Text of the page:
Now that Raya and the Last Dragon is on Disney+ and in theaters, audiences are connecting with its emotionally resonant ending. Kelly Marie Tran, who provided the voice of Raya, is among them herself. Tran, an inspiration to many fans for persevering against racist, sexist bullies online, recently shared how the ending of her Disney animated film affected her.
[Spoiler alert: This article contains spoilers for Raya and the Last Dragon.]
Tran spoke on a Zoom press conference for Raya and the Last Dragon on Feb. 26. Since she and the people on the Zoom had seen the film early, Tran described what the film’s ending meant to her.
What Is ‘Raya and the Last Dragon’ about?
Kumandra has been divided ever since the Druun turned all the dragons to stone. The Heart kingdom possesses the dragon gem that is protecting Kumandra. When Chief Benja (Daniel Dae Kim) invites the Fang, Tail, Talon and Spine kingdoms for dinner, they try to steal the dragon gem. The gem splits into five pieces and the Druun returns.
Benja’s daughter, Raya, teams up with the last dragon, Sisu (Awkwafina) to find the pieces of the gem and unite Kumandra again. Sisu teaches Raya that she has to learn to trust the other kingdoms, even though they have hurt her before. In the end, Raya trusts Fang warrior Namaari (Gemma Chan) to do the right thing with the gem, and Namaari responds positively to the shared trust.
Kelly Marie Tran related to the theme of ‘Raya and the Last Dragon’
Tran has certainly been through enough experiences that would make her more guarded. After leaving social media due to racist and sexist bullying, Raya and the Last Dragon’s messge to trust people, even when it’s hard, resonated with her.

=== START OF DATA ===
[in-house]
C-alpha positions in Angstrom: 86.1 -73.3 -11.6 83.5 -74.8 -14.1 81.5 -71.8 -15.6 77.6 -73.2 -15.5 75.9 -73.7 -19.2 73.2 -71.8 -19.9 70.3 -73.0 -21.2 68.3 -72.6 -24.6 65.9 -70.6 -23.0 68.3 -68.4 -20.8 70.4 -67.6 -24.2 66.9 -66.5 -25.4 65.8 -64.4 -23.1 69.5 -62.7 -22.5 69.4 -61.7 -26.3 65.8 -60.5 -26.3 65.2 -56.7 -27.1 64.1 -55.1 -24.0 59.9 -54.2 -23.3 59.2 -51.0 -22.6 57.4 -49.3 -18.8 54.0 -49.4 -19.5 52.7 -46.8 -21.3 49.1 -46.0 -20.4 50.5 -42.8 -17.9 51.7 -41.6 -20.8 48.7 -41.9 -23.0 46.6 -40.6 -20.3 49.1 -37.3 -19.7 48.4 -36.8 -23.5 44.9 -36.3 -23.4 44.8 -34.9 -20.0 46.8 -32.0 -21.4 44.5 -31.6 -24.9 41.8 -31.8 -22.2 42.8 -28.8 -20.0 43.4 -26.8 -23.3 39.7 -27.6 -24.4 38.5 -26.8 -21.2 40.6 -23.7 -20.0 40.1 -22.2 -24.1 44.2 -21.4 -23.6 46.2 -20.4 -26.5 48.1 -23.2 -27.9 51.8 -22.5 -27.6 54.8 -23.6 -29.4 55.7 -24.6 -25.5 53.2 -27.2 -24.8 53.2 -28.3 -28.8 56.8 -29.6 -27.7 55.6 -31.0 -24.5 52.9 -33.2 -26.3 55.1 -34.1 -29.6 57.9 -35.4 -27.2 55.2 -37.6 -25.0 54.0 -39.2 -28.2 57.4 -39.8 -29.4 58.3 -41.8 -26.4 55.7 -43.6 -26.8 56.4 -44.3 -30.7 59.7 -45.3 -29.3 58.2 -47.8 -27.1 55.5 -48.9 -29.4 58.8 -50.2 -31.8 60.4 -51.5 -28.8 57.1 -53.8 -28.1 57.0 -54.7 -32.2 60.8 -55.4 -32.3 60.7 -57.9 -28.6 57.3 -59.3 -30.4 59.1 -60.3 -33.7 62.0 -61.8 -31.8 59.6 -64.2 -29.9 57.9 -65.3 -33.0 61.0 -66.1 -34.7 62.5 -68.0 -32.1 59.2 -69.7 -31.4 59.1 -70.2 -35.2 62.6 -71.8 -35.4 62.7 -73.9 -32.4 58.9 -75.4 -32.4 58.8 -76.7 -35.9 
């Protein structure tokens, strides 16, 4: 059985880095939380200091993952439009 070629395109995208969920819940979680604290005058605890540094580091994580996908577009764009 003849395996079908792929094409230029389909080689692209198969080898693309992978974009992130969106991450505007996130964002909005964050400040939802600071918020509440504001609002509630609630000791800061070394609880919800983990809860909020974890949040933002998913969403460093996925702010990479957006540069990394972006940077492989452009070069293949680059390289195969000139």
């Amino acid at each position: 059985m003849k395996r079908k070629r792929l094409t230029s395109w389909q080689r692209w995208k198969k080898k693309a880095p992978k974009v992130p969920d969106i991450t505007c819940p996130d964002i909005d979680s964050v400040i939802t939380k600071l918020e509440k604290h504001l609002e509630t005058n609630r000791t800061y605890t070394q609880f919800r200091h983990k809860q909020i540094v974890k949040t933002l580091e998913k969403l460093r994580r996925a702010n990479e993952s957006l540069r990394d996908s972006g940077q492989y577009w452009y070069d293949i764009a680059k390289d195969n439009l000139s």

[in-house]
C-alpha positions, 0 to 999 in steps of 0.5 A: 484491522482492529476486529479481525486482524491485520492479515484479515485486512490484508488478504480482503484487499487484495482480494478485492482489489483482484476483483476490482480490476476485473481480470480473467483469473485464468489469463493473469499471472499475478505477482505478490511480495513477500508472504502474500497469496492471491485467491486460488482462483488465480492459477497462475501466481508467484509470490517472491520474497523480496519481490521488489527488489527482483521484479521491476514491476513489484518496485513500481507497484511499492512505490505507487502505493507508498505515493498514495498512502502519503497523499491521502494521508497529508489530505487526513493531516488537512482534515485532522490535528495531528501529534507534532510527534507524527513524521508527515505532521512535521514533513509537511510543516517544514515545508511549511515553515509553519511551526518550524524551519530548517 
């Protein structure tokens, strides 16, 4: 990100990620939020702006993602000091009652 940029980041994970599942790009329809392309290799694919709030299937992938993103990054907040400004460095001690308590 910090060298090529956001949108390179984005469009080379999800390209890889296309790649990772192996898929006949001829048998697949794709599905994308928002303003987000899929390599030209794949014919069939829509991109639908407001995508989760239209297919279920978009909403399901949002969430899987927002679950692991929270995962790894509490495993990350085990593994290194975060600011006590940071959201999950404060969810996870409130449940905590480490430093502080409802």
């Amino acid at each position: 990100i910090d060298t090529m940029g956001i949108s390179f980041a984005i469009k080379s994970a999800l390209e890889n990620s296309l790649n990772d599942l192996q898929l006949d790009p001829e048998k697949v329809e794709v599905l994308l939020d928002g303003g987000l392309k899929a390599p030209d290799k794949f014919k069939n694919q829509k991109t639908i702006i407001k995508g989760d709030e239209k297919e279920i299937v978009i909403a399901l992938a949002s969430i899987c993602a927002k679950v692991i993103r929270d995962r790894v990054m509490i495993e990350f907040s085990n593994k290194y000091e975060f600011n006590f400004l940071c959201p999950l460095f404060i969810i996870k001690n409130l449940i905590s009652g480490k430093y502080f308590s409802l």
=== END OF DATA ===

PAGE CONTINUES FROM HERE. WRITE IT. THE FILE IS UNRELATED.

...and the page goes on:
“There’s a moment for me specifically with Raya when, just towards the end of the movie, she gets to feel justifiably and absolutely unapologetically angry,” Tran said. “And, for me, seeing a young woman in a movie like this just get to feel that righteous anger and then recognizing that the thing that pulls her out of it is seeing her friends and how they’re helping other people just feels so real to me.”
In particularly, seeing Raya and Namaari reconnect moved Tran.
When I really think about my life when things like that have happened to me, I think about just how difficult it is to get out of your own biases when you’re looking at someone who you see as an enemy. Then, just how incredibly, by the end of the story, Raya and Namaari are then suddenly willing to step outside of themselves. They risk everything for this idea of community, this idea of what their relationship could have been this entire time. It’s really, really inspiring. It’s something that I want to do in my own life. But, their relationship in this movie is probably one of my favorites, just because of how complicated it is.
Kelly Marie Tran on moving forward
Tran also related the theme of Raya and the Last Dragon to the attacks against Asian-Americans she witnessed in the last year. Anti-Asian racism increased following the coronavirus (COVID-19) pandemic.
I don’t want to speak for everyone, but I can say seeing these attacks happening over and over and over consistently, you do get to that place sometimes where you feel like, ‘Oh, this is a very broken world and I’m feeling a lot of things right now.’ And recognizing, for me, gosh, that moment felt so grounded in reality because you can’t just say, ‘Trust, unity, like, yay, it’s going to be fine.’ Acknowledging that there’s a lot of pain that happens there and recognizing that the only way to really get through it is to look for the bits of hope in your community.
Zooming with the cast and filmmakers behind Raya and the Last Dragon gave Tran additional hope.
“I see so much hope on this call with all of these people that I look up to so much,” Tran said. “I think everyone on this call is doing impossible things in a world that told us we couldn’t. So, I’m grateful to be part of that, to be making a movie with all of you guys about that same thing, with these characters who are also trying to fight for a world that feels impossible and hopeless sometimes.”
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